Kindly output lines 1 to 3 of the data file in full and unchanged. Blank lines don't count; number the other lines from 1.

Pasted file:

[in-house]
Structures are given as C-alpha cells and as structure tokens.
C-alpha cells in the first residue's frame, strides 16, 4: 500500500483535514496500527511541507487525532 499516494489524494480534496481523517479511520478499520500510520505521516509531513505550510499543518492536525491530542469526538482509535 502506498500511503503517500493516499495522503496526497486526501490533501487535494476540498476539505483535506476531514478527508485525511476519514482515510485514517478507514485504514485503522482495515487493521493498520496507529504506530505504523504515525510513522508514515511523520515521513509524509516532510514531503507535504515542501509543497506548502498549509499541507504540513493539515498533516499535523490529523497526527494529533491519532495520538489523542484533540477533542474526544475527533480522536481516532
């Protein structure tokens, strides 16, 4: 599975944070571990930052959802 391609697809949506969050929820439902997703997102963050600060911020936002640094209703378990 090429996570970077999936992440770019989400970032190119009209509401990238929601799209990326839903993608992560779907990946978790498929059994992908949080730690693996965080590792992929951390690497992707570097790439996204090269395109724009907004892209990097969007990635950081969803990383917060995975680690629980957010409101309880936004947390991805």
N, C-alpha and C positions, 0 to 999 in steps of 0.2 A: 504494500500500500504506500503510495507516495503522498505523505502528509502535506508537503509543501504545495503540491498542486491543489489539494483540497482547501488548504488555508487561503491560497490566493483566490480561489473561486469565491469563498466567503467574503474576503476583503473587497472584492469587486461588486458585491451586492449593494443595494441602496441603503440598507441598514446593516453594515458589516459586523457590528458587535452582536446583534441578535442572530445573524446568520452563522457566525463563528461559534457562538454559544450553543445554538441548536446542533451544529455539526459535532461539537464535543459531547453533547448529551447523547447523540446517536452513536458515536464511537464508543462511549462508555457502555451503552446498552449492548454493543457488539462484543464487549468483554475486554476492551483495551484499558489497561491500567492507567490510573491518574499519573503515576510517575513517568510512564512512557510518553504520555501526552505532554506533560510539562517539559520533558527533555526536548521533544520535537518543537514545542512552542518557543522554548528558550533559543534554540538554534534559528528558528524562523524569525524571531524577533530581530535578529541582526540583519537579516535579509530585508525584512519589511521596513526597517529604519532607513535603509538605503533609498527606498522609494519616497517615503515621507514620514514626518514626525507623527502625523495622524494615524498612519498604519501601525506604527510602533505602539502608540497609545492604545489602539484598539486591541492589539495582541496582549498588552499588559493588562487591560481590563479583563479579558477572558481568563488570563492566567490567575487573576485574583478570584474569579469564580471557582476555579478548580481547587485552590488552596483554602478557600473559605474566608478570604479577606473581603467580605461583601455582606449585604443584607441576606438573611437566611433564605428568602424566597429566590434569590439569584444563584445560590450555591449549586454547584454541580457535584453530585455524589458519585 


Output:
[in-house]
Structures are given as C-alpha cells and as structure tokens.
C-alpha cells in the first residue's frame, strides 16, 4: 500500500483535514496500527511541507487525532 499516494489524494480534496481523517479511520478499520500510520505521516509531513505550510499543518492536525491530542469526538482509535 502506498500511503503517500493516499495522503496526497486526501490533501487535494476540498476539505483535506476531514478527508485525511476519514482515510485514517478507514485504514485503522482495515487493521493498520496507529504506530505504523504515525510513522508514515511523520515521513509524509516532510514531503507535504515542501509543497506548502498549509499541507504540513493539515498533516499535523490529523497526527494529533491519532495520538489523542484533540477533542474526544475527533480522536481516532